Sunday, March 27, 2016
New faces, old places
The 50 is one of my favorites. My coworkers think I'm joking when I tell them this, maybe my enthusiastic smile comes across as facetious. Or it could be that no other driver I know of likes the 50. I'll usually get sighs and head drops when I ask other drivers how the route is treating them. On the surface, much of the route appears to be stuck in a time long past, with the dreariness of industrial zoning always nearby. That's no doubt tied to the FEC RR which mostly runs adjacent. But where practicality threatens to keep a place stuck in stasis, fresh faces from other places keep it dynamic.
Speaking of faces, one trip to Central Terminal a 20-something male tattooed one approached and in low voice told me the terminal supervisor said he could ride free. He flashed his hospital band, a common practice among the homeless to skip the fare. Often they'll wear them till they're faded. Maybe it was his nonchalant presentation, but I wasn't buying it - and told him so. Everyone boarded, I peeled myself out of the seat to stretch before another long trip when who should come over but the terminal supervisor. He confirmed the patient's claim and I had to accept that for every rule there's an exception. It was a reminder that every person entering our doors has their own story.
"Told ya so" he slipped in the jab as he slipped out the door. Then he asked for a free pass. Can't blame him for asking.
A regular I call Mr. Mercedes since he tricks out his bike with hood ornaments and custom paint jobs boards. I compliment him on having the coolest bike on the route and we talk about paint colors. I recall he used to have a Cadillac-themed bike and ask what happened to it.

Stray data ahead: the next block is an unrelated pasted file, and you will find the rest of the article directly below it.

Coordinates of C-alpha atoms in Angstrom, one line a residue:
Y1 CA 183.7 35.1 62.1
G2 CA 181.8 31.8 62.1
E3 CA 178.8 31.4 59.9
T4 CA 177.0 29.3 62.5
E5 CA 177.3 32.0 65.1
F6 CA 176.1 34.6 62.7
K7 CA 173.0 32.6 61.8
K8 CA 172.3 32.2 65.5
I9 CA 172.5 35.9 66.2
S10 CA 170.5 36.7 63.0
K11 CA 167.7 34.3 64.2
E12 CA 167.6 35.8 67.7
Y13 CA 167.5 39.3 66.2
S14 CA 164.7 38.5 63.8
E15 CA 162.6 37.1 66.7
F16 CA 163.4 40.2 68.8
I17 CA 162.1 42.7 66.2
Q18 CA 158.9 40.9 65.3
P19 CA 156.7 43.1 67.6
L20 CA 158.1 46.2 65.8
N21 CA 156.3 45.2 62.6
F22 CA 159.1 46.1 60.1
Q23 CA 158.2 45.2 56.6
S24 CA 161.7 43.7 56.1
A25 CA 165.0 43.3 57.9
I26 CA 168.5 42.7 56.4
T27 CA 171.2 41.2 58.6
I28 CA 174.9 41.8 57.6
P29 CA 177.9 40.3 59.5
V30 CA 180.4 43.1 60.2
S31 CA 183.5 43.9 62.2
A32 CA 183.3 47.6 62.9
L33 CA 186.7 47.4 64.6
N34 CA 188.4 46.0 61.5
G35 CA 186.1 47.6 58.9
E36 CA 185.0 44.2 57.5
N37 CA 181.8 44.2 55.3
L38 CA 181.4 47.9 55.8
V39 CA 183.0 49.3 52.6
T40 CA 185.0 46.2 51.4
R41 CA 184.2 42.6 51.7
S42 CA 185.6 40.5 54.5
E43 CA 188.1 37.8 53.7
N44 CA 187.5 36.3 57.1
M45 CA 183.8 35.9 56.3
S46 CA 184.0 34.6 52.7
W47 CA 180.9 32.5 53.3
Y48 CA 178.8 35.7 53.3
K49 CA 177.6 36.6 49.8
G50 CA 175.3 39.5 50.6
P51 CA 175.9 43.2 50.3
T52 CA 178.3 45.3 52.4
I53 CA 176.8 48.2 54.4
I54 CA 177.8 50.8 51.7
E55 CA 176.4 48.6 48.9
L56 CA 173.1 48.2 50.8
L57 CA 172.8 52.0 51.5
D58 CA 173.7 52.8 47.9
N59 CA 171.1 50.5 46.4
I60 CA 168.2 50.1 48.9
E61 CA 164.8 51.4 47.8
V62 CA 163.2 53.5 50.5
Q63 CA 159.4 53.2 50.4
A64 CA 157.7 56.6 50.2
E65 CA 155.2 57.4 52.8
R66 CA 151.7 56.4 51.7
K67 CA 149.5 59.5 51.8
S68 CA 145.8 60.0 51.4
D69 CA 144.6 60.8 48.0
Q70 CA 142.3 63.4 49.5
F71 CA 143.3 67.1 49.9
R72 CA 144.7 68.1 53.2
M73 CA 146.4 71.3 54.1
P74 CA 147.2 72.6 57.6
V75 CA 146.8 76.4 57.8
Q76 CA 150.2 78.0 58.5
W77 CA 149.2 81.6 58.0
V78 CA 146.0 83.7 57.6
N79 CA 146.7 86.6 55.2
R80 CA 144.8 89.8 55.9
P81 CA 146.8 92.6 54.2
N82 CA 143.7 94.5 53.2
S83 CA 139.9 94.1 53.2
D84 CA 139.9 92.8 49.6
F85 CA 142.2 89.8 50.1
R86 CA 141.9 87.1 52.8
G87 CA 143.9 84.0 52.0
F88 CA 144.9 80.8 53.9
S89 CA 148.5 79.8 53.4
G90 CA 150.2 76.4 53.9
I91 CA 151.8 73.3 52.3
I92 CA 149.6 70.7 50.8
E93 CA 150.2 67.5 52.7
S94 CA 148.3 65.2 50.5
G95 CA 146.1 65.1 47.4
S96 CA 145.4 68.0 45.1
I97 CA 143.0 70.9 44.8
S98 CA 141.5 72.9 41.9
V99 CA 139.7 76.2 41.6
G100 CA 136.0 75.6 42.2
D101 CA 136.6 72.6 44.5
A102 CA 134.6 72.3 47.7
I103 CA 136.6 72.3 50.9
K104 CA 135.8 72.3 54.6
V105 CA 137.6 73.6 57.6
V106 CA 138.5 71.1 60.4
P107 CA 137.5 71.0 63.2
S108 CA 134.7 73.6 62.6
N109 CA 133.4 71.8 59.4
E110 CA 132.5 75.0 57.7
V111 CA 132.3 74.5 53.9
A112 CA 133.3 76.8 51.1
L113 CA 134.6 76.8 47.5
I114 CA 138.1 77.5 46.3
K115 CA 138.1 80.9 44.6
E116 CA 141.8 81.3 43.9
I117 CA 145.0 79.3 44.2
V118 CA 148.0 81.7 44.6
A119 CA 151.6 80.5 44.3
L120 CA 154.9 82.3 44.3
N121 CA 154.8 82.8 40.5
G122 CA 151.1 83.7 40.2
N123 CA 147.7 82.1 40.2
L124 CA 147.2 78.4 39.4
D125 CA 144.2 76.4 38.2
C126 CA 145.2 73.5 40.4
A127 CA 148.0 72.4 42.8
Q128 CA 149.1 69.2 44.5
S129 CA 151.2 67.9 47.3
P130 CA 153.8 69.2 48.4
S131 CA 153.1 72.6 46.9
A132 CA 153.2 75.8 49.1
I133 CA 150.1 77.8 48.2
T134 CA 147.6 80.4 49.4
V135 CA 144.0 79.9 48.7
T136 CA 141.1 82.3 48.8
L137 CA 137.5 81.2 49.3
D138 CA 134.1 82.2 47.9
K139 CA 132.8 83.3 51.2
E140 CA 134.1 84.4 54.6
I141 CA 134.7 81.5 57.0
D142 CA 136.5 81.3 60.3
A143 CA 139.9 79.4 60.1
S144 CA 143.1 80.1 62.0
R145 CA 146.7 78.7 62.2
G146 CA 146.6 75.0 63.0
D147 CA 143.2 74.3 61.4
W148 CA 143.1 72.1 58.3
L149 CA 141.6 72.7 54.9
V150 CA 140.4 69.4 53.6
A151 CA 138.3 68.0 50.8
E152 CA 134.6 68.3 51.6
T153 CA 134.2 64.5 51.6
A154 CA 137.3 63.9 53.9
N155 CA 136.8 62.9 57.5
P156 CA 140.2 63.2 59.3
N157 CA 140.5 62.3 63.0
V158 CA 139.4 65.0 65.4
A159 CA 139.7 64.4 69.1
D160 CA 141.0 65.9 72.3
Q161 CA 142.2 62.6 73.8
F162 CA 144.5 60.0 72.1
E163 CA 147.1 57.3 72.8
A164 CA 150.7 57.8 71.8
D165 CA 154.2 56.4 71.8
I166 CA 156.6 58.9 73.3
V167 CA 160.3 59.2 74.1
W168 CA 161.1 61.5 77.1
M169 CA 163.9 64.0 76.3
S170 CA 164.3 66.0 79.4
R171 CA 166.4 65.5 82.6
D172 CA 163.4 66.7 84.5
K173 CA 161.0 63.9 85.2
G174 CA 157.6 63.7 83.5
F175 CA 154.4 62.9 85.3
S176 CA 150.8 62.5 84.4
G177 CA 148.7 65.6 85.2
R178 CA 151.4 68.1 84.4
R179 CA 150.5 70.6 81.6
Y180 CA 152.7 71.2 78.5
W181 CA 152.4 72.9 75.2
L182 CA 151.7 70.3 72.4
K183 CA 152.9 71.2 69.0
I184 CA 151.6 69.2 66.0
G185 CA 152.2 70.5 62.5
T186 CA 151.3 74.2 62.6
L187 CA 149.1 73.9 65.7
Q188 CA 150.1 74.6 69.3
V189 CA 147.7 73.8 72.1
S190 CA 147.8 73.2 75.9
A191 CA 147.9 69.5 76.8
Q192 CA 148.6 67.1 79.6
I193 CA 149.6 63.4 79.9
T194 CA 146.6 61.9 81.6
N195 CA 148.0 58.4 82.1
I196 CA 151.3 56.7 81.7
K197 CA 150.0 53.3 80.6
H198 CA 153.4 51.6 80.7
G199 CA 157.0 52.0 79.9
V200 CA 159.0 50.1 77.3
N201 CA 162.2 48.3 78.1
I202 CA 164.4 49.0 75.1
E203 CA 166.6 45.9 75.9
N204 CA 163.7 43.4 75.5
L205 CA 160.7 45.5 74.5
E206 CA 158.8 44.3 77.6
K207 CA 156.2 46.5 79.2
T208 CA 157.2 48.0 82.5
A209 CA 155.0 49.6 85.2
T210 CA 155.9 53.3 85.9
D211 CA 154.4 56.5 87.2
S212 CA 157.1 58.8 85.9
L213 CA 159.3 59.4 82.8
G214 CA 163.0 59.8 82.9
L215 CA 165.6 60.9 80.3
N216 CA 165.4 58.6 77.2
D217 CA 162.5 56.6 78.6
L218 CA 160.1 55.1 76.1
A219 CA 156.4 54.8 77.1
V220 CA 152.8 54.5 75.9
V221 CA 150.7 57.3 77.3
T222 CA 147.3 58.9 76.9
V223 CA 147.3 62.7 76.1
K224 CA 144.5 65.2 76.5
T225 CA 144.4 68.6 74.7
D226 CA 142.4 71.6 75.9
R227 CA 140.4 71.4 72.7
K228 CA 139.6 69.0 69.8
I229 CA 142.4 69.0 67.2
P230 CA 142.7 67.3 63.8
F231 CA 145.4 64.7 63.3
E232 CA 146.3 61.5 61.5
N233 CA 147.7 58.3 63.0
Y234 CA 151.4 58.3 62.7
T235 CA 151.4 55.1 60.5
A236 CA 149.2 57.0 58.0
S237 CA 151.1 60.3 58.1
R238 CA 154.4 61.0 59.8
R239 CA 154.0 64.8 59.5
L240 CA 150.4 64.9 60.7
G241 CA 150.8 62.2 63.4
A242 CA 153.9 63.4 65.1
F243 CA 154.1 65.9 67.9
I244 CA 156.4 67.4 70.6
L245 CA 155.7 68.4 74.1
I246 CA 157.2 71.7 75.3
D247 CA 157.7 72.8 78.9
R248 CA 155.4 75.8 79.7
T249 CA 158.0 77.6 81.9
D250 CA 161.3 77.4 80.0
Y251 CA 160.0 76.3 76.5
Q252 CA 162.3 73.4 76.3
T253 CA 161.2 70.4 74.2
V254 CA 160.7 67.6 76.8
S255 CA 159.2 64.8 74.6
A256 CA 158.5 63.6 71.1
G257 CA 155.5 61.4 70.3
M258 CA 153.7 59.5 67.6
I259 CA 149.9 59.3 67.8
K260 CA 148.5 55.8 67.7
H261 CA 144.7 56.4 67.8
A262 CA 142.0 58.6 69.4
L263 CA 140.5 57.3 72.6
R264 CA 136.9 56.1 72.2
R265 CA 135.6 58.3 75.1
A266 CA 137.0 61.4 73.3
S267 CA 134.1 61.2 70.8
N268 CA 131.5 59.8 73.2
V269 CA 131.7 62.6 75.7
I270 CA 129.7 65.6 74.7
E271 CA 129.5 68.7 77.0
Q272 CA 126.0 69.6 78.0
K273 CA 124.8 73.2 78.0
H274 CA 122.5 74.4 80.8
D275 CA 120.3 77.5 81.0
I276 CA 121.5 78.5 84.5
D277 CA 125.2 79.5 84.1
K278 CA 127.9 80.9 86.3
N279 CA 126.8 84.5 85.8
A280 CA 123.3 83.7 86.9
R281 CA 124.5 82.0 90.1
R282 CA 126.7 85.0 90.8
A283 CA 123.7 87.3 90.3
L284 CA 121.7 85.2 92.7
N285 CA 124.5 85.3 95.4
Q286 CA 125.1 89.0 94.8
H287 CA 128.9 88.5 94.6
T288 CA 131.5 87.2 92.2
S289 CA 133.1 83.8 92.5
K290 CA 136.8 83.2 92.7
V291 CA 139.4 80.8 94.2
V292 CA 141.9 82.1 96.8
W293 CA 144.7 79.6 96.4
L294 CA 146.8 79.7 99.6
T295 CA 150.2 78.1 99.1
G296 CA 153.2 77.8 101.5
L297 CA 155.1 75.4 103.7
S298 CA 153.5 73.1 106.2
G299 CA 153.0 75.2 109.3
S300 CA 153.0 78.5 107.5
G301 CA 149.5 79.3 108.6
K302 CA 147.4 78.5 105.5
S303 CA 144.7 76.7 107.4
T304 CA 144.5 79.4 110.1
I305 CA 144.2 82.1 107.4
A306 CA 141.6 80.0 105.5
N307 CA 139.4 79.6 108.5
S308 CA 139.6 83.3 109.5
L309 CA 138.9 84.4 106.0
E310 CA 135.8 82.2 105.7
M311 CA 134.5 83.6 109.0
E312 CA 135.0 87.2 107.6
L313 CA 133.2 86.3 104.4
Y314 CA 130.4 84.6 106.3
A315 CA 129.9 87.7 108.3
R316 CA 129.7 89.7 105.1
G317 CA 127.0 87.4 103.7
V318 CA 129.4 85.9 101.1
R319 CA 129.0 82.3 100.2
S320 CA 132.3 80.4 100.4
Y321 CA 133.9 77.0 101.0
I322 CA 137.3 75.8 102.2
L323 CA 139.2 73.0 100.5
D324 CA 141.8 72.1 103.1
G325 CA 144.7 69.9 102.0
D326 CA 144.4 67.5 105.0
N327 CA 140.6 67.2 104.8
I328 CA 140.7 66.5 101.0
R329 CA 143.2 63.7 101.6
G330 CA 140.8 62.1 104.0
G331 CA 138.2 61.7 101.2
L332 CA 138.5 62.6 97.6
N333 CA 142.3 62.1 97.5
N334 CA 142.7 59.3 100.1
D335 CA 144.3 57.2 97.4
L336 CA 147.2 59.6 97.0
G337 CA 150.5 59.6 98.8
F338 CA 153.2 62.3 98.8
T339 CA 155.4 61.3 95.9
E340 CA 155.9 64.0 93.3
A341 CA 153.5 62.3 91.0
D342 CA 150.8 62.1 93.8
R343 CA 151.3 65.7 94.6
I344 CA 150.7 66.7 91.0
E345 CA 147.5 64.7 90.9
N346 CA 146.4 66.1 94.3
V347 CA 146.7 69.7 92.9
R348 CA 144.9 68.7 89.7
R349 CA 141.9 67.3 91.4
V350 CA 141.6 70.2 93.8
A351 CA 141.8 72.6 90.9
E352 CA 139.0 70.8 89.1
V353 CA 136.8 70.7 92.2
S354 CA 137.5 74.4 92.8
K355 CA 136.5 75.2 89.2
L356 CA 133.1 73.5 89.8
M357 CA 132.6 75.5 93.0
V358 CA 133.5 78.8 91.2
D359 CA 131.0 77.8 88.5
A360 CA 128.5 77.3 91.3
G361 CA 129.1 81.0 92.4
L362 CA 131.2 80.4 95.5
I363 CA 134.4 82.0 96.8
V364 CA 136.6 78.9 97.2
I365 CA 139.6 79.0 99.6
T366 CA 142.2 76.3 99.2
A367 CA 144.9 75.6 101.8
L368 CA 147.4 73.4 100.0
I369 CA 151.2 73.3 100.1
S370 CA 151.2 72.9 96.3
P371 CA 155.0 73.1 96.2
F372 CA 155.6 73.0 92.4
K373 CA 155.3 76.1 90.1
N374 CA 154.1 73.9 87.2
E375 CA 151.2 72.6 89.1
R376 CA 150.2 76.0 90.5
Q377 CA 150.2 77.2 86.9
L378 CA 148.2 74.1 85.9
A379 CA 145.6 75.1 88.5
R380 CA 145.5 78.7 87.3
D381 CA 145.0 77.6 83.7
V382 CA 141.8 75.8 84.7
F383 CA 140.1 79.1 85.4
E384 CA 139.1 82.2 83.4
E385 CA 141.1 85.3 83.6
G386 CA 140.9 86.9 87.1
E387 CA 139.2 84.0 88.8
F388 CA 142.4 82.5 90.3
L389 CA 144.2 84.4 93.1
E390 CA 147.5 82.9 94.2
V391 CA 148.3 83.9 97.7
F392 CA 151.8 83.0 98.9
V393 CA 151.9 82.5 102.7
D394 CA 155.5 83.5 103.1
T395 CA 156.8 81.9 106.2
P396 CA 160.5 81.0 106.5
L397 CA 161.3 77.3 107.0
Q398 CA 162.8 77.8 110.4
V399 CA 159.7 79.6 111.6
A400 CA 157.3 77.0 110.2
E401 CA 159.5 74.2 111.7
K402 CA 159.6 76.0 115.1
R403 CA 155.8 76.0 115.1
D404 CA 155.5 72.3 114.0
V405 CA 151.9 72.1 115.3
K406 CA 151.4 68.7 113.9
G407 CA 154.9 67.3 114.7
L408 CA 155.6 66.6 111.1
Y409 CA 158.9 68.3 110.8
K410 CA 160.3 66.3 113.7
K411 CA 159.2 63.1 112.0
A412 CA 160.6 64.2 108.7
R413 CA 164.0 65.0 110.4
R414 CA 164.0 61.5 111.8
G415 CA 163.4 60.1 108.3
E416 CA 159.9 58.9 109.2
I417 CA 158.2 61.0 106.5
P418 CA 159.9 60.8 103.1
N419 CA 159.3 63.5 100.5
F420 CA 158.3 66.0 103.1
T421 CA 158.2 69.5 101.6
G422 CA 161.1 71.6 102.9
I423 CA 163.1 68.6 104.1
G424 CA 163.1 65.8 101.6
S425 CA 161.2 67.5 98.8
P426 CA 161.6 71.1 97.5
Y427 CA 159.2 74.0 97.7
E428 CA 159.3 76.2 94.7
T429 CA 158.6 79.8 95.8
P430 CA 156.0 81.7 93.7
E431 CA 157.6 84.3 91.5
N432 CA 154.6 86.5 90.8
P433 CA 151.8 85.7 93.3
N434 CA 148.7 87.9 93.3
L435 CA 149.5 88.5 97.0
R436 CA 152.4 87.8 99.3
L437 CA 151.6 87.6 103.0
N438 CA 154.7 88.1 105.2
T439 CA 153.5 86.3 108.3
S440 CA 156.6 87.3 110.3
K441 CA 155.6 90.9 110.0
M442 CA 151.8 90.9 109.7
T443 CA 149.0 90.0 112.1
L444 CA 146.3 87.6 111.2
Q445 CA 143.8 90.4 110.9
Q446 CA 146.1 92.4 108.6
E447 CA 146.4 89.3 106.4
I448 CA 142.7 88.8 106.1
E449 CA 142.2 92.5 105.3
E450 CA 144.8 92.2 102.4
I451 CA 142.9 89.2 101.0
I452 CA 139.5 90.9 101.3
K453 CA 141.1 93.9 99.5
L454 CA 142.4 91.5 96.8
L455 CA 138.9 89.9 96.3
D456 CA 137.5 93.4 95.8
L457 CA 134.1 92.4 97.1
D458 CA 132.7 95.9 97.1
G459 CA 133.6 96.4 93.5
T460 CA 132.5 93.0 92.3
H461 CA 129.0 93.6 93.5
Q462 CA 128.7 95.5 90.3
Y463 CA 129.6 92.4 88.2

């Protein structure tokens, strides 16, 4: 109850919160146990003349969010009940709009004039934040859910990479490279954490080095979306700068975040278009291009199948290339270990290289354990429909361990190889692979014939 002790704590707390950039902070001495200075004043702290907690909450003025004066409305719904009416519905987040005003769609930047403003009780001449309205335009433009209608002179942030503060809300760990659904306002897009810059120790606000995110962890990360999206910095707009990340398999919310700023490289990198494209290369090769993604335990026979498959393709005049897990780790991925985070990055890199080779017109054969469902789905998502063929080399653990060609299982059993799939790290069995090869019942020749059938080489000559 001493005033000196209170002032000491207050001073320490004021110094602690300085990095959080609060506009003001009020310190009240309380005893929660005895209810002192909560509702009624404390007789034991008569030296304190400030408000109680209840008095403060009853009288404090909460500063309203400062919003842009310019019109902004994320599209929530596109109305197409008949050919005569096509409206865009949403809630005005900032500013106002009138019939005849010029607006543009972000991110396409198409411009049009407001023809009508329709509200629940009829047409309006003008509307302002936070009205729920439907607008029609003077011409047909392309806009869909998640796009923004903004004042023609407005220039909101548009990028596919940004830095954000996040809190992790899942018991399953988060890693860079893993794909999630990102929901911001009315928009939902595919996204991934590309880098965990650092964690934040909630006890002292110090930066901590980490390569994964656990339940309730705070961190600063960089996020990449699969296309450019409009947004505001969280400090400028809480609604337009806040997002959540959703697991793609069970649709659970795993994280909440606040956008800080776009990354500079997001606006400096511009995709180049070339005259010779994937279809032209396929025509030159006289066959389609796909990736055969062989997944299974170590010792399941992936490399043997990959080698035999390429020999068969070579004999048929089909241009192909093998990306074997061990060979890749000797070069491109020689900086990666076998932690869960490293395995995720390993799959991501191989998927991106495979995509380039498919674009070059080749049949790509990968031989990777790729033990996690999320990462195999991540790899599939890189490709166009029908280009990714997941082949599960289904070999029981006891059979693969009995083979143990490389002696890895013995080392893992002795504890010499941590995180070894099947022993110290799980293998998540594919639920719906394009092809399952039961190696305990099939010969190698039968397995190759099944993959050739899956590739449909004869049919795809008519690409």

"Oh that was stolen" he states matter-of-factly, and I instantly relate.
Have I introduced you to Charles? He talks my ear off with a ceaseless stream-of-consciousness torrent of fascinating experiences and life-learned wisdom. A 'senile citizen' (his words) he loves to talk of family including his twin brother ('womb mate'). No conversation with him is complete without him telling you about his faith, but he's also the lowest-key converter you'll meet. I admire him for living fearlessly and relentlessly, always active and on his way to some exciting event or errand at an age most just retire.
We pick up an older Haitian woman who speaks zero English, and hands me an FPL bill. I assume she's looking for an office to pay the bill, but when she exits it all makes sense: she was showing me her address so I'd know where to let her off.
One trip we pick up a gentleman in unbuttoned dress shirt and jacket. It quickly becomes obvious he's been drinking as he struggles to slip his money into the fare box. I patiently wait for him to finish and find something to hold onto, as he doesn't seem too steady on his feet, and finally we pull away. At the very next stop he exits.
Our last service visit to Central Terminal a familiar smile boards: my Jamaican sunshine, who I don't think I've ever picked up on the 50. She's got perfect dreads, a glowing smile, and calls me her favorite - so it's easy to instantly cheer up when she shows up. It's been an overcast day, and when she exits I thank her for bringing the sunshine.